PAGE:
🧠 The Most Important Long-Term Investments you’ll ever make.


In 1951, a wealthy Cornell student — Jane Leidloff — found herself on a diamond expedition in Venezuela. While there, she fell in love with the indigenous Ye’kuana people. She lived in the jungle with them for three years.

In a book published years later, she included the story of Caesar — born in the tribe, later “adopted” by modern Venezuelans, but who returned to the tribe as an adult.

Initially, Caesar was overjoyed that he didn’t have to work. The rest of the tribe was happy to hunt, gather, and garden for him and his family. But he grew “discontented and irritable.”

Then something changed:

After five years’ assurance, he felt that no one was pushing him [to build a garden] and was as free to enjoy working. ‘He wanted to make a garden of his own,’ [his neighbor] laughed, ‘but he didn’t know it himself!’ [The neighbor] thought it hilarious that anyone should not know that he wanted to work.”

It’s an observation that is just as salient today as 50 or 5,000 years ago. Speaking on a recent podcast, our friend Morgan Housel noted that same thing:

This is where a lot of people in the FIRE [Financial Independence, Retire Early] movement get it wrong. Financial independence? Great. Retire early? Giant black hole of despair and depression for a lot of people.”

Why does this matter? Because we are all on a journey to financial independence together.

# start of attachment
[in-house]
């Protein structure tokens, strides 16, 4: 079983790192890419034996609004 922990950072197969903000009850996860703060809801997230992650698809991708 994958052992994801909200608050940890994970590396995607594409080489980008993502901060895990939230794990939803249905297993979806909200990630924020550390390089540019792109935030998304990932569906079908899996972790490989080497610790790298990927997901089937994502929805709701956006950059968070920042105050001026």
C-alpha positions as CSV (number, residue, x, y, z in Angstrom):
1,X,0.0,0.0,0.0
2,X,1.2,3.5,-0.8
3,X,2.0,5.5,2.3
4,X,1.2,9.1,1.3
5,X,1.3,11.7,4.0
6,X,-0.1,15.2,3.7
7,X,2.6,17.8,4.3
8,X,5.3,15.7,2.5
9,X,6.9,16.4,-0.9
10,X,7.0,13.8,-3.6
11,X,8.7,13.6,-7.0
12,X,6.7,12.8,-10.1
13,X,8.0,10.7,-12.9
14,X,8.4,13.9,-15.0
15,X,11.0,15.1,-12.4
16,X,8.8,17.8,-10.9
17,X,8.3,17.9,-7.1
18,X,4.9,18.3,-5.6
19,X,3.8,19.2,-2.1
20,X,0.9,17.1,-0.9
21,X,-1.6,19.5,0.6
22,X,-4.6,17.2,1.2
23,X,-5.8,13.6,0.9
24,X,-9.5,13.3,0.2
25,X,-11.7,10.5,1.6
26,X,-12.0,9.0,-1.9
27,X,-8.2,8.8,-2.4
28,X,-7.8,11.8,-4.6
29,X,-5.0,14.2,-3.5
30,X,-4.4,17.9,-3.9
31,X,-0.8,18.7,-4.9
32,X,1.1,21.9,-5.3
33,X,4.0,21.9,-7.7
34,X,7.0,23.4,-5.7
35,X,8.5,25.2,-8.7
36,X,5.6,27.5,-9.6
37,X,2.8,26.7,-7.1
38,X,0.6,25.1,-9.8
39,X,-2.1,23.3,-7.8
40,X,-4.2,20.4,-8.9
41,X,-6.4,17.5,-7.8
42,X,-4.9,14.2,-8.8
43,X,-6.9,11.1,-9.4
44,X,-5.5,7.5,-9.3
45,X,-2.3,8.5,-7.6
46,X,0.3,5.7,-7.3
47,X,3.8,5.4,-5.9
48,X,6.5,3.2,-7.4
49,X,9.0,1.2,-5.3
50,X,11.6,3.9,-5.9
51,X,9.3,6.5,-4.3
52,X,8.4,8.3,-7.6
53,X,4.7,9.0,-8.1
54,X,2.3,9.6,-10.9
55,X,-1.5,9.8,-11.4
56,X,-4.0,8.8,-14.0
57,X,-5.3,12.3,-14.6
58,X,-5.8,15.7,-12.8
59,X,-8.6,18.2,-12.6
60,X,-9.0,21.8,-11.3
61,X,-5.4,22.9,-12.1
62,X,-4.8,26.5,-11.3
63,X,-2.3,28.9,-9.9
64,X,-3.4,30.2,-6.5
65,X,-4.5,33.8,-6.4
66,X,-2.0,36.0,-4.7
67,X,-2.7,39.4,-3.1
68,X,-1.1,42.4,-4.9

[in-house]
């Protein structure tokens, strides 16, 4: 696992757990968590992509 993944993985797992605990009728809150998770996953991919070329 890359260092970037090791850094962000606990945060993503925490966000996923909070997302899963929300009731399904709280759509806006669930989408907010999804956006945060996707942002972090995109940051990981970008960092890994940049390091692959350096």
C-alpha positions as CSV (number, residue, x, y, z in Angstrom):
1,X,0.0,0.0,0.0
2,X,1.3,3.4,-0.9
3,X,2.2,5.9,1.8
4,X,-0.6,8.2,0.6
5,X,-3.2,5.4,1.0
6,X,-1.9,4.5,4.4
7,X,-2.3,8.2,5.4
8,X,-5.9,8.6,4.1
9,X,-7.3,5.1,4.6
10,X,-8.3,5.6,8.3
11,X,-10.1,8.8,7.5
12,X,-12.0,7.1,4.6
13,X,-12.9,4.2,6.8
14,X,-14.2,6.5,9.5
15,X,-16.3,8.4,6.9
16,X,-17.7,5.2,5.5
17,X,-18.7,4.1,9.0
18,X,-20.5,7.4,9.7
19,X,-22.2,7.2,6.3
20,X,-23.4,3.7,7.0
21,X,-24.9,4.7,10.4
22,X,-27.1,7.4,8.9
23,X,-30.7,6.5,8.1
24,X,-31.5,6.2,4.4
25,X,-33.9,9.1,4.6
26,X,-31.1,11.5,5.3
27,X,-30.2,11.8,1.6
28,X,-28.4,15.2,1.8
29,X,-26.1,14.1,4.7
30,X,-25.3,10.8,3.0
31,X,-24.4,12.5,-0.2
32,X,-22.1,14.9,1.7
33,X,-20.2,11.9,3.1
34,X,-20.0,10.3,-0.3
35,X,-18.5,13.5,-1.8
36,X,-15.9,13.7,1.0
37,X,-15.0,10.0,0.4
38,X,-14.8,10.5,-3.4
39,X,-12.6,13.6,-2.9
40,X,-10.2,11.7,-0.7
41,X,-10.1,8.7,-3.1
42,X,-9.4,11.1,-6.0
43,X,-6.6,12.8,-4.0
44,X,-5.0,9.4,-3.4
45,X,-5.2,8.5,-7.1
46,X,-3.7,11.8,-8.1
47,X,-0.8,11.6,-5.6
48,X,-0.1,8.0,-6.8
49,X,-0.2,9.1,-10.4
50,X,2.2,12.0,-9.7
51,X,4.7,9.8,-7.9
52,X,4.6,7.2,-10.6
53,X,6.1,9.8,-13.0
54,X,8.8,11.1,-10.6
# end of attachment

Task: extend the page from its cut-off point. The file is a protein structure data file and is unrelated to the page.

But that independence only pays real dividends if you live a life centered on:

  1. A healthy mind and body.
  2. Supportive, interdependent relationships.
  3. A sense of purpose and meaning.

In the end, those are most important long-term investments you’ll ever make.

– Brian Feroldi, Brian Stoffel & Brian Withers

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One Piece of Timeless Content:

David Foster Wallace, novelist and university professor of English, began a commencement speech with a story of an adult fish asking two younger fish “How’s the water?”. The young fish are confused and remark “What the hell is water?” The remainder of this powerful speech provides perspective on what you can’t see around you and may give you some solace to get through a difficult day.

One Twitter Thread:

Sometimes we can be our worst enemy. Ankur Warikoo provides 17 ways to help understand our often flawed mindset.

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Ankur Warikoo

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June 24th 2022

One Resource:

The price-to-earnings ratio can often be a flawed metric, but it’s also one of the most widely used way investors determine whether a stock is under/over valued. Yardeni Research publishes a set of P/E ratios for the S&P500 and shows how it compares over the last several decades providing some nice context on the current market for investors.

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